Those who ignore early warning symptoms can quickly exhaust their bodies' heat-producing capacity, and soon begin a downward temperature slide that can end in tragedy.

The symptoms of a declining core (rectal) temperature, as described by Lathrop, are:

* 99-96 degrees--Intense shivering; impaired ability to perform tasks.

* 95-91 degrees--Violent shivering; difficulty in speaking, sluggish thinking and amnesia.

* 90-86 degrees--Strong muscular rigidity replaces shivering; exposed skin may become blue and puffy; muscle coordination affected, producing erratic, jerky movements; general comprehension of the situation dulled, but victim generally still able to maintain posture and the appearance of psychological contact with his surroundings.

* 85-81 degrees--Victim becomes irrational, drifts into a stupor; muscle rigidity continues, pulse and respiration are slowed.

* 80-78 degrees--Unconsciousness, erratic heartbreat.

* Below 78--Failure of brain's cardiac and respiratory control centers; cardiac fibrillation; probable edema and hemmorrhage in lungs; death.

The problem is that the slide from shivering to muscle-stiffening to unconsciousness can be sudden--often, as in the case of the marines in the canoe, a matter of minutes.

The goal of winter outdoorsmen is to keep their bodies producing heat and to slow the escape of that heat through their clothes. To produce heat the cold body needs extra high-energy foods (sweets, proteins, carbohydrates); to keep the heat from escaping requires insulation in the form of wool, down and waterproof/windproof outer shells.

Cotton clothes have a tendency to act as a "wick" if they get wet, drawing heat away from the body. Wool, by contrast, retains about half its heat-retaining qualities, even when wet.

Wind and wet are the catalysts for hypothermia. Wind acts to strip away the warm layer of air that, if undisturbed, would cling to the body. Even a 2 mph breeze begins stripping away the insulated air layer from an unprotected body, and the outdoorsman is in a "very cold" range, according to Lathrop, at 40 degrees if the wind is blowing 25 mph.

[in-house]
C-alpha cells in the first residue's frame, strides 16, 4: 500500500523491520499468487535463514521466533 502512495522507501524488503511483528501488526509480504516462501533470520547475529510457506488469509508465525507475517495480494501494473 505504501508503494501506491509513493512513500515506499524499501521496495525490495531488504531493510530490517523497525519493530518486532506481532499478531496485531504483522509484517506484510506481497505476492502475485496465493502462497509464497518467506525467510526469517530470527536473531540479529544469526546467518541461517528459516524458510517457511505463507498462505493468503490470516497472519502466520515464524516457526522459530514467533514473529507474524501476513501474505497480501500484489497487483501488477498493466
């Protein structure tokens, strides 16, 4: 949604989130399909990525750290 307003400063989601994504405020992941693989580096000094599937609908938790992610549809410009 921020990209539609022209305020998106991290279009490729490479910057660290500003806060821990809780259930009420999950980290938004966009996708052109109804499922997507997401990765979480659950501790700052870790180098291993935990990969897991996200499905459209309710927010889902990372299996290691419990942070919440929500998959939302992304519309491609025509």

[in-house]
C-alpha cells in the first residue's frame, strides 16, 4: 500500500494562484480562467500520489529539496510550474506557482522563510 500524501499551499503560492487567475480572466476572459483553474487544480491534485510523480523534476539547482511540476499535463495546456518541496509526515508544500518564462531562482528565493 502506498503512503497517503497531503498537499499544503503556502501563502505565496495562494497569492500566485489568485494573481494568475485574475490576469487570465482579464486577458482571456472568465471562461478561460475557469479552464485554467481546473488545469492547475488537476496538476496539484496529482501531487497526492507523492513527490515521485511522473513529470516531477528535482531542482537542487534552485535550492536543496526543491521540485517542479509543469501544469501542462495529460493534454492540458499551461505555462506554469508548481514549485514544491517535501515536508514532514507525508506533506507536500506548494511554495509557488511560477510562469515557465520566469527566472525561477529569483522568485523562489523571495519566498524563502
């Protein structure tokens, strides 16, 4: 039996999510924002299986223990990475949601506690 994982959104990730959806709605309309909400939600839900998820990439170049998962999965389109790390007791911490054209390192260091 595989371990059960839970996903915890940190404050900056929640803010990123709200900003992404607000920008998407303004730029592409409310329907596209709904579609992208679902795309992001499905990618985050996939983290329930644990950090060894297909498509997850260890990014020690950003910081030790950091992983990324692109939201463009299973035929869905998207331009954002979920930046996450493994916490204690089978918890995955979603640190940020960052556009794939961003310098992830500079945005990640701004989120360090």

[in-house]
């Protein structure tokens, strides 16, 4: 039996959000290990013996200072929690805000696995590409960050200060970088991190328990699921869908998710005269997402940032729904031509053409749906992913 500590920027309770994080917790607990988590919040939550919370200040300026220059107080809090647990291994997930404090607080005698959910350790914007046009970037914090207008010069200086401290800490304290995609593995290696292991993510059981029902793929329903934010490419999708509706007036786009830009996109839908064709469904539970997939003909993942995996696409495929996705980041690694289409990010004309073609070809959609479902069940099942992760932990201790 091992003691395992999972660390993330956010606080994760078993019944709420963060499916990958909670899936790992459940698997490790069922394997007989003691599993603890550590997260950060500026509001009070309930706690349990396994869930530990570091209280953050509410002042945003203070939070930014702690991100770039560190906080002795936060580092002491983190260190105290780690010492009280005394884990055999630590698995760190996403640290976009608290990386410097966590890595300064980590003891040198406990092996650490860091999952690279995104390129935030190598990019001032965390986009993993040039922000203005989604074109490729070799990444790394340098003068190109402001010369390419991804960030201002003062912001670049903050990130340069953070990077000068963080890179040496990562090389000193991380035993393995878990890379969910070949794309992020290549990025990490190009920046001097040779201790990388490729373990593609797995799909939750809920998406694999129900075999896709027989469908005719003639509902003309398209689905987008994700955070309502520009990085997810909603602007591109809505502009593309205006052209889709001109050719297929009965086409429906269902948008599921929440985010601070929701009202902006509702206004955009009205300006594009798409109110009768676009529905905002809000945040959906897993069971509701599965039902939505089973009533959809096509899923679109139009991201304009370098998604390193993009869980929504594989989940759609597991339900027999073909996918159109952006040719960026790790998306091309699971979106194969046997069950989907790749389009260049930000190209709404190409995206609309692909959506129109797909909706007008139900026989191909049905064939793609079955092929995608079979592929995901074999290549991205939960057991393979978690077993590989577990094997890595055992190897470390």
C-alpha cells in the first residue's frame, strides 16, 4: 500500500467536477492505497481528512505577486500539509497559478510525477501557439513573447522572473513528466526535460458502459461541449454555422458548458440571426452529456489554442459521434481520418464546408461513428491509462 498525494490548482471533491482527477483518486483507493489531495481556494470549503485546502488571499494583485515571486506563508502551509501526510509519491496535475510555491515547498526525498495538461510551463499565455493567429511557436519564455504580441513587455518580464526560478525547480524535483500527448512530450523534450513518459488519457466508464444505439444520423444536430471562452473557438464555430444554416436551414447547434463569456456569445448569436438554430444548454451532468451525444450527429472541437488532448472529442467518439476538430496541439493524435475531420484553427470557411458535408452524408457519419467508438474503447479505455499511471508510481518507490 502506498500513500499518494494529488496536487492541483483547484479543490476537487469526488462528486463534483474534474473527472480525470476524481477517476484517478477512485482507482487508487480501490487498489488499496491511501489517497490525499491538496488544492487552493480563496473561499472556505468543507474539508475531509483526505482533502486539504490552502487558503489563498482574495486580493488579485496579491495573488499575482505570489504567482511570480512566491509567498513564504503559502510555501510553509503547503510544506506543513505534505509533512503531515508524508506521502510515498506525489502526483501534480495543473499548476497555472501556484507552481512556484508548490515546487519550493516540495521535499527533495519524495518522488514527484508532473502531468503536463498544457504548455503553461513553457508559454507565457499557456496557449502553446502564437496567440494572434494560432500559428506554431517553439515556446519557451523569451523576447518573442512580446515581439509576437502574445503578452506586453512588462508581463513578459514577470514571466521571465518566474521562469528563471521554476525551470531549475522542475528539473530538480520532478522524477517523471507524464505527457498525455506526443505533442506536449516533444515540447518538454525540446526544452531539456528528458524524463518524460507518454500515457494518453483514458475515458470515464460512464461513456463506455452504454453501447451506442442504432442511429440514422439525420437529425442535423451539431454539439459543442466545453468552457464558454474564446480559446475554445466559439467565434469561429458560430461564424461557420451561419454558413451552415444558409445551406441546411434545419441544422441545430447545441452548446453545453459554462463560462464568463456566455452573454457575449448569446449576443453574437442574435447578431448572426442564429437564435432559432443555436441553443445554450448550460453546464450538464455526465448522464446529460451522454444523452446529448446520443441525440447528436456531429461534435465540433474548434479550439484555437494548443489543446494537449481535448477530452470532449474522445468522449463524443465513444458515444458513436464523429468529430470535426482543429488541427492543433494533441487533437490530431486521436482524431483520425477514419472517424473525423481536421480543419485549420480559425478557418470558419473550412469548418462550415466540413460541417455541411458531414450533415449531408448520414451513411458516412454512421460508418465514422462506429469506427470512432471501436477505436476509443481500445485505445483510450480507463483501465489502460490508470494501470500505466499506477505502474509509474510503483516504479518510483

The thermal conductivity of water, according to Lathrop, is 32 times as great as still air, meaning wet clothing extracts heat 32 times as fast as dry clothing.

An unprotected head is an outdoors disaster in winter, wasting half the body's heat production at 40 degrees and three-fourths of heat production at 5 degrees.

The last half of Lathrop's booklet describes tragic deaths from hypothermia. Usually the victims set off for what they expected to be routine little jaunts, and something happened to make the voyages far more demanding than expected.

The message of these incidents is that no winter venture is without risk. The time for experimenting outdoors--for exploring new trails, paddling new streams, testing equipment--is the summer, when nature smiles.

In winter, walk the proven trails, carry rain gear, shelter and fire-building equipment, bring spare clothes and strong friends. This isn't Alaska but it doesn't have to be. It can turn 40 degrees, windy and wet anywhere.